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This one again reminds me of the waffle cereal bar without the maple and instead a strong golden graham cracker sheen.  It is very sweet with a nice smooth vanilla flavor and surprising salty pop on the finish. The salt cuts through in a way that gives a bit more of a salted caramel presence, which is nice considering the overall sweetness of the bar.  There’s a little bit of a fake sugar sucarlose aftertaste on this one, not as strong as the chocolate but a bit more present than the Blueberry Cobbler, but still much less than your typical Quest bar.

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Although there are almonds on the package and in the ingredients, I don’t get much almond flavor and there are just a couple random pieces in the top layer and a nuttiness is not prominent in the actual texture.  This is one of the best tasting vanilla bars I have had and another one I would definitely buy again and could legitimately take the place of a white chocolate-y or caramel craving when watching calories.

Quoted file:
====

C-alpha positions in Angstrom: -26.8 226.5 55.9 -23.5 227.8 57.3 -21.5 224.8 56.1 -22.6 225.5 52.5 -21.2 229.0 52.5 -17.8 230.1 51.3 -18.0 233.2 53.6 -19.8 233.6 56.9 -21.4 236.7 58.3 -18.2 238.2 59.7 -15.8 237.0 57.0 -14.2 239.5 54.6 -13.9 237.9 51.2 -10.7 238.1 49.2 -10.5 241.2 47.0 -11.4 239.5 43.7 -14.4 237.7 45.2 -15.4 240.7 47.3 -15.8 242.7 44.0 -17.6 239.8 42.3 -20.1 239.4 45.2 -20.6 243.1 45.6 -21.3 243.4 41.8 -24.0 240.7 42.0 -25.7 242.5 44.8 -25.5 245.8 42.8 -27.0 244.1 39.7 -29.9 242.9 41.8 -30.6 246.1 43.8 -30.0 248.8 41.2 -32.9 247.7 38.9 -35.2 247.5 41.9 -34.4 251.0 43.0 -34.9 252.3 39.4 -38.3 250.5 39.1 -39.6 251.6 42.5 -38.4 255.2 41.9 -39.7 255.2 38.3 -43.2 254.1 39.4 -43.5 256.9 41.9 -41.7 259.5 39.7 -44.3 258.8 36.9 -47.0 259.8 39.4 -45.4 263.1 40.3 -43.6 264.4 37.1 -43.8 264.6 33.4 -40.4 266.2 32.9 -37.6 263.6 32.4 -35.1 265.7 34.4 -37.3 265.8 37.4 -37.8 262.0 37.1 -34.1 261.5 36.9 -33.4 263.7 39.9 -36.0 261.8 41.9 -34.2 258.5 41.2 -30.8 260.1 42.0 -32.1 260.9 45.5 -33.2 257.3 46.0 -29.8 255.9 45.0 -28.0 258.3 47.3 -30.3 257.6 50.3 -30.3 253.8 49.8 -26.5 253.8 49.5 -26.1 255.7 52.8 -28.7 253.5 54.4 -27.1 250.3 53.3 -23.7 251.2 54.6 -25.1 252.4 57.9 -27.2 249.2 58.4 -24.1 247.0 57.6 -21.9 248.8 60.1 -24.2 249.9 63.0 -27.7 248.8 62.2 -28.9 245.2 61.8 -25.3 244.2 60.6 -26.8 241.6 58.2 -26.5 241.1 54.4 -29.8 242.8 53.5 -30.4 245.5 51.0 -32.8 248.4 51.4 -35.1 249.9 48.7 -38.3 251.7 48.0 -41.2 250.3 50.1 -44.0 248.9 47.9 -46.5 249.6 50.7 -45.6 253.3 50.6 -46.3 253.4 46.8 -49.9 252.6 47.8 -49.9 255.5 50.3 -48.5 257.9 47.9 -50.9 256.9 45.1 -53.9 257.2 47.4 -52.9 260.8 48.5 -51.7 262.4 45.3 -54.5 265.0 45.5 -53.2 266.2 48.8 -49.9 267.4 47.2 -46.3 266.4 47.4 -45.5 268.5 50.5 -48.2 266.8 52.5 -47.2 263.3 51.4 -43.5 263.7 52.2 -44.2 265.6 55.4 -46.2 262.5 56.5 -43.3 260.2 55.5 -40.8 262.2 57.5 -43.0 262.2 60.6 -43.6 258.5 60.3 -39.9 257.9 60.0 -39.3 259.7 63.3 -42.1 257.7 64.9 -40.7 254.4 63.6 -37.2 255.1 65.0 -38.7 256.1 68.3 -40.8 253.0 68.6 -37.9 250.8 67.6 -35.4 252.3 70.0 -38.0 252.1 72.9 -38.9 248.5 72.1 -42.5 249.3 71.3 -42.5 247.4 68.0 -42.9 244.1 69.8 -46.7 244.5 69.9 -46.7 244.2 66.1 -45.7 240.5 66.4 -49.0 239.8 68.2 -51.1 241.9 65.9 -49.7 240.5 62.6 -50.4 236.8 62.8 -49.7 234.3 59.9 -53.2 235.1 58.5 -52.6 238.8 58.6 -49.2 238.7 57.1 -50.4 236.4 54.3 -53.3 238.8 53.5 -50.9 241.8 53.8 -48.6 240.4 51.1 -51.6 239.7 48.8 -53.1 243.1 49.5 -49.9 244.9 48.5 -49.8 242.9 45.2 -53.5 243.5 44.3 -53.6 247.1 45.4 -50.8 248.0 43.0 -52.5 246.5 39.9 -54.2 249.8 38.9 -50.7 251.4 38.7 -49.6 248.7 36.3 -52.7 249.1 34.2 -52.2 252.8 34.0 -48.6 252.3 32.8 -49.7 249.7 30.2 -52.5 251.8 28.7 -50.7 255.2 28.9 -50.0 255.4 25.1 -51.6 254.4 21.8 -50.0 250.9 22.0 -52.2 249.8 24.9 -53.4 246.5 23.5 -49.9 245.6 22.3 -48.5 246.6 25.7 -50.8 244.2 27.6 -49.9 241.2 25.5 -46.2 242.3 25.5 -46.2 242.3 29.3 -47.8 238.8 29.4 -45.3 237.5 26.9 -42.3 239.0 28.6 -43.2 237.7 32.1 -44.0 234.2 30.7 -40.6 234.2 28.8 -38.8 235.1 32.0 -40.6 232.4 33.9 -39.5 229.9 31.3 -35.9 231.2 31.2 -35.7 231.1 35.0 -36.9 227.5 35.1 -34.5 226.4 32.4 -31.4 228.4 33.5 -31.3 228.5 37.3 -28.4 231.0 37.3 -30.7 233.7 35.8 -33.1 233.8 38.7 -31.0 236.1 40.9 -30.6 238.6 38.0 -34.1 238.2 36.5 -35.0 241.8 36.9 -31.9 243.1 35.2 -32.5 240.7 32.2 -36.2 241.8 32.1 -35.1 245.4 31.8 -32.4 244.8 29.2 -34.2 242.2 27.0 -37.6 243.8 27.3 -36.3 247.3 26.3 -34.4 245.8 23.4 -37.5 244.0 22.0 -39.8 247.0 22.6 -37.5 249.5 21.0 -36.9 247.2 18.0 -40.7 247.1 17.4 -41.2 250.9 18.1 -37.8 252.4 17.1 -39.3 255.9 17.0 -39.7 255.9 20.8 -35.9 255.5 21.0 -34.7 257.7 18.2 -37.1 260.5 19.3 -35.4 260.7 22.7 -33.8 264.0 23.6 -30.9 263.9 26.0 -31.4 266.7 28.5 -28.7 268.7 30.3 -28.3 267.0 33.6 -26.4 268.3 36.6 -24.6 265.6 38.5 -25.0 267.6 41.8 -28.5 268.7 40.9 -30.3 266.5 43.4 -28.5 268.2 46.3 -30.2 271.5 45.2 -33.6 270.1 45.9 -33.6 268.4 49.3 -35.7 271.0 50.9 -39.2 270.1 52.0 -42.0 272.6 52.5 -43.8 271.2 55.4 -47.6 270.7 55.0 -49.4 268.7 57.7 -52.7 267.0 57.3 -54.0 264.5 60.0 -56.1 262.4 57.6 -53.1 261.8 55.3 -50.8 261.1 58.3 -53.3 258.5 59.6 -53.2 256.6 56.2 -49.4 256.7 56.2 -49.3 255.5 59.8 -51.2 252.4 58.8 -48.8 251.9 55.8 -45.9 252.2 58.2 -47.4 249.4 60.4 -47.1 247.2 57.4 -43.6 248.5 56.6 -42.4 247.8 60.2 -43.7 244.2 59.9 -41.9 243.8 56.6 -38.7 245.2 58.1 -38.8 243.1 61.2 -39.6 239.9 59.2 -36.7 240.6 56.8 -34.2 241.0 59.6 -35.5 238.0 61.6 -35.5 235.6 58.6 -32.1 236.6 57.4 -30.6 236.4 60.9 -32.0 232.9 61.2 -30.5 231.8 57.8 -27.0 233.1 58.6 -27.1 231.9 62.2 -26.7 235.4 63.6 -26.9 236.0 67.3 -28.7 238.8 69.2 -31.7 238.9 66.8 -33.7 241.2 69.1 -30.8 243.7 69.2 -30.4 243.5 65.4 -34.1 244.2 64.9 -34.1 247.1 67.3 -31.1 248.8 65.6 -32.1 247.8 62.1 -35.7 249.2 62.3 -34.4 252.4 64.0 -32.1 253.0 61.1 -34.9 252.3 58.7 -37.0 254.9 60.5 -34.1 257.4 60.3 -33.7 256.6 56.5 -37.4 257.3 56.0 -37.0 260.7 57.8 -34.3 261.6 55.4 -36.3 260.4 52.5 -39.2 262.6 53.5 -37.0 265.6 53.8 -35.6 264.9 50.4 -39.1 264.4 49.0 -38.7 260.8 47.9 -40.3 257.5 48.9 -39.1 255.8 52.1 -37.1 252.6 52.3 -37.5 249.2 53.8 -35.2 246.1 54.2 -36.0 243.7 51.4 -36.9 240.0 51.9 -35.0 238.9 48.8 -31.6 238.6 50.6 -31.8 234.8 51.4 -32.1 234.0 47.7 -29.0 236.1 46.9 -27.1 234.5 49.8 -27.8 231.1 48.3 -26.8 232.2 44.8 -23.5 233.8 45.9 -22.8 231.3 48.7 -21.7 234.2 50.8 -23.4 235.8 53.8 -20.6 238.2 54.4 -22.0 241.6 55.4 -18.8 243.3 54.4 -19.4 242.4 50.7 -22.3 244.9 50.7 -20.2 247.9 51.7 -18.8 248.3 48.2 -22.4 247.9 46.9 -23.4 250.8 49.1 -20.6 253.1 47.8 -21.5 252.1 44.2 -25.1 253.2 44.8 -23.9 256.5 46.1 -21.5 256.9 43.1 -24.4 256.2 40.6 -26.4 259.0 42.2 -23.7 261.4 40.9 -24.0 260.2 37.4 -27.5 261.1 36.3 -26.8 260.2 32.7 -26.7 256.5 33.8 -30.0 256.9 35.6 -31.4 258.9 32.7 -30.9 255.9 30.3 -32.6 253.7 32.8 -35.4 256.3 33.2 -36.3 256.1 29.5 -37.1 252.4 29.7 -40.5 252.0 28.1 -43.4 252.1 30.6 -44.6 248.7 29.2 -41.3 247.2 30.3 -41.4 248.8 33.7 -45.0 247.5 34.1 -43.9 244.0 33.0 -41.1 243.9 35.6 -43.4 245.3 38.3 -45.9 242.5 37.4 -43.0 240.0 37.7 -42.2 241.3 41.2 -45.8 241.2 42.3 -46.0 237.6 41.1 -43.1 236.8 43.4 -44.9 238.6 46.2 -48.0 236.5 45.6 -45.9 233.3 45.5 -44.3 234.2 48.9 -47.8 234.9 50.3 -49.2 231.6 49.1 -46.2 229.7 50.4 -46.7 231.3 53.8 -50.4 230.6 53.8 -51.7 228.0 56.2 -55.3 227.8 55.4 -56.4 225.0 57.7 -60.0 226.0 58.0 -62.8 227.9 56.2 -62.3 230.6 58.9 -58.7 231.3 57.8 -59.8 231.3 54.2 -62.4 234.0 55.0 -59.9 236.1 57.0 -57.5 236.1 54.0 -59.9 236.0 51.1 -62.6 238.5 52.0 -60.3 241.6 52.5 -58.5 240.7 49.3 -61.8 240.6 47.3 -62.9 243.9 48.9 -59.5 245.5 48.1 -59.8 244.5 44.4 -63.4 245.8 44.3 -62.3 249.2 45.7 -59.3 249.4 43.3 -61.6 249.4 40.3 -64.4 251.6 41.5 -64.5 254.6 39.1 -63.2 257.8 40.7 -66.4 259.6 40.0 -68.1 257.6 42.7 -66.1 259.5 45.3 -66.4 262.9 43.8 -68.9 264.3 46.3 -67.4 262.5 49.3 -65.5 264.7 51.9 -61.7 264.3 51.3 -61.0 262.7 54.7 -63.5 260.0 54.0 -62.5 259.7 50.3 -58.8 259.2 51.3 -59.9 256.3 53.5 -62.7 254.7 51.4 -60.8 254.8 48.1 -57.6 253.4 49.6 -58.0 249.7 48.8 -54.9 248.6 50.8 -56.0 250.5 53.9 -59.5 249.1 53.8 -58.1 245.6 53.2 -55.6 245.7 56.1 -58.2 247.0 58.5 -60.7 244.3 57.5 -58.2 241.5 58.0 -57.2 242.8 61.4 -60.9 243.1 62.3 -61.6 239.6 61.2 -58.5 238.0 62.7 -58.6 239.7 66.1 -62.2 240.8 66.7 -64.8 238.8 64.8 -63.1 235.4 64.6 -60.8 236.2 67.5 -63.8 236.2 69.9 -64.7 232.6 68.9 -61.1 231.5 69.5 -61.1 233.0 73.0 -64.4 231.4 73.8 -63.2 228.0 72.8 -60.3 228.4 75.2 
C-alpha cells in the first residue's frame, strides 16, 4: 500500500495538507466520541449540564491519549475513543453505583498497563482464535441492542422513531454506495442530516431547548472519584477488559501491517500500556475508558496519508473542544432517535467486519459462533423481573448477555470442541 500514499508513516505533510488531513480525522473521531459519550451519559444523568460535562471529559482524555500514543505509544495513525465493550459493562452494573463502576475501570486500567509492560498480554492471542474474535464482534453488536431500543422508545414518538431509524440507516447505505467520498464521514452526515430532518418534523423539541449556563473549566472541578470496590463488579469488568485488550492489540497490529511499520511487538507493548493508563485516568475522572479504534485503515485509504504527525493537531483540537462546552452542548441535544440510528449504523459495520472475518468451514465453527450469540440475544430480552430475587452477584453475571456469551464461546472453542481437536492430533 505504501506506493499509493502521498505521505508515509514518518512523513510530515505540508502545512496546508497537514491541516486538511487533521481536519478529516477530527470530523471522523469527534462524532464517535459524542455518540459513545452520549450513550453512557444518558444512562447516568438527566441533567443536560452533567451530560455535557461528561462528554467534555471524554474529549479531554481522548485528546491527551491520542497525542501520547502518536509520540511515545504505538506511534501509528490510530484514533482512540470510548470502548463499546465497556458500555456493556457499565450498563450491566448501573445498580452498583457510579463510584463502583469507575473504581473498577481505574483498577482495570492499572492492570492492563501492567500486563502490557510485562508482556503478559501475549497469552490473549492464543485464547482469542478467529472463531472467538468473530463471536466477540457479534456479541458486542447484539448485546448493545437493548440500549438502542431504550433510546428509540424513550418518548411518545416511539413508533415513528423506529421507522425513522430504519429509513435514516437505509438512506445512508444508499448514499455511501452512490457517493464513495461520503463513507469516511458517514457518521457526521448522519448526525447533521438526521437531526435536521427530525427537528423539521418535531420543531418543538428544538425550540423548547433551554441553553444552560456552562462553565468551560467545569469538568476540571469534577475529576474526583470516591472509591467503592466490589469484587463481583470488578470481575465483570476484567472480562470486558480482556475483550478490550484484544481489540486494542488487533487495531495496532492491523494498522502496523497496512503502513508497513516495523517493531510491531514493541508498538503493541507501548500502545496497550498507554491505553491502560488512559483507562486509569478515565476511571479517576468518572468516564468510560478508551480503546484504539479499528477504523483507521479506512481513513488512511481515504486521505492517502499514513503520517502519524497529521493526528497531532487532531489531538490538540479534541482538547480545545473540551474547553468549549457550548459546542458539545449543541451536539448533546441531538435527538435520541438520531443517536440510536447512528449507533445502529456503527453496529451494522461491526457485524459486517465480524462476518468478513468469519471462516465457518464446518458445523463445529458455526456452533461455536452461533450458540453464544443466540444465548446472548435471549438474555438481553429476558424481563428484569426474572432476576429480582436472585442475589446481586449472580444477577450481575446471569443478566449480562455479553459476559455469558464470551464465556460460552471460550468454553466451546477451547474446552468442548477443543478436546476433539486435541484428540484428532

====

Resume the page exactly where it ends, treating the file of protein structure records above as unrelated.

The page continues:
Rating: 8/10

Overall this is a pretty impressive launch from Quest, and while the macros aren’t as good as the standard Quest bar the flavor is significantly better and will be pretty enjoyable for a lot of people, even those who don’t usually get down with protein bars.

REVIEW: Twizzler’s Filled Twists Flavor of Florida Key Lime Pie and Orange Cream Pop

Hershey’s are hell bent on us tasting the most iconic states in America.  From California’s Strawberry Kit Kat to Texas’ BBQ Payday, they want to make SURE we can put America in our mouth without leaving the couch.  In an effort to give sunny citrusy Florida its fair due, and apparently admitting they kind of screwed them by not giving them any chocolate, Hershey’s have TWO Flavors of Florida Twizzlers Filled Twists – Key Lime Pie and Orange Cream Pop.